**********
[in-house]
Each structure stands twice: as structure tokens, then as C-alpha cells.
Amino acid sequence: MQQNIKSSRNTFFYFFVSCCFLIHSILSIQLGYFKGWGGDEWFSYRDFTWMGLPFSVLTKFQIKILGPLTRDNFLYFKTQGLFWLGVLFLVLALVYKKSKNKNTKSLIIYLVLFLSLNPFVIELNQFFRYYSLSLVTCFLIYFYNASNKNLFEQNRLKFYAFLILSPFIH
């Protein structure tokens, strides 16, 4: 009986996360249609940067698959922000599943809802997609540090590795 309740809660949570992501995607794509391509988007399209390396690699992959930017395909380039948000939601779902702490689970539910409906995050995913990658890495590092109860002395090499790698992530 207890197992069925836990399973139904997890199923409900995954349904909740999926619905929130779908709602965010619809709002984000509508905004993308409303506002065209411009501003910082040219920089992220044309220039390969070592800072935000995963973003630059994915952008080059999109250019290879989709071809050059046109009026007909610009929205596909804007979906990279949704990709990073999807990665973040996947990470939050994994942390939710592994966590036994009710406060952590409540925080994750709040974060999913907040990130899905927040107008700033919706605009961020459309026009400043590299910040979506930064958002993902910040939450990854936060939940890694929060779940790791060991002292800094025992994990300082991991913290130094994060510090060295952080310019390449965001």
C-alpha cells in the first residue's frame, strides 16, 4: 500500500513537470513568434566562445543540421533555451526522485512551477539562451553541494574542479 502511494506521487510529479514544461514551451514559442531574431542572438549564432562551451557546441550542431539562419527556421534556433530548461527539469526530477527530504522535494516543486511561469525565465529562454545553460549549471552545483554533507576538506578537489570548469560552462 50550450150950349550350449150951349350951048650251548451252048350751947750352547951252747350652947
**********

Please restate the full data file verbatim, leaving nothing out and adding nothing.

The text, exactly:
[in-house]
Each structure stands twice: as structure tokens, then as C-alpha cells.
Amino acid sequence: MQQNIKSSRNTFFYFFVSCCFLIHSILSIQLGYFKGWGGDEWFSYRDFTWMGLPFSVLTKFQIKILGPLTRDNFLYFKTQGLFWLGVLFLVLALVYKKSKNKNTKSLIIYLVLFLSLNPFVIELNQFFRYYSLSLVTCFLIYFYNASNKNLFEQNRLKFYAFLILSPFIH
């Protein structure tokens, strides 16, 4: 009986996360249609940067698959922000599943809802997609540090590795 309740809660949570992501995607794509391509988007399209390396690699992959930017395909380039948000939601779902702490689970539910409906995050995913990658890495590092109860002395090499790698992530 207890197992069925836990399973139904997890199923409900995954349904909740999926619905929130779908709602965010619809709002984000509508905004993308409303506002065209411009501003910082040219920089992220044309220039390969070592800072935000995963973003630059994915952008080059999109250019290879989709071809050059046109009026007909610009929205596909804007979906990279949704990709990073999807990665973040996947990470939050994994942390939710592994966590036994009710406060952590409540925080994750709040974060999913907040990130899905927040107008700033919706605009961020459309026009400043590299910040979506930064958002993902910040939450990854936060939940890694929060779940790791060991002292800094025992994990300082991991913290130094994060510090060295952080310019390449965001």
C-alpha cells in the first residue's frame, strides 16, 4: 500500500513537470513568434566562445543540421533555451526522485512551477539562451553541494574542479 502511494506521487510529479514544461514551451514559442531574431542572438549564432562551451557546441550542431539562419527556421534556433530548461527539469526530477527530504522535494516543486511561469525565465529562454545553460549549471552545483554533507576538506578537489570548469560552462 50550450150950349550350449150951349350951048650251548451252048350751947750352547951252747350652947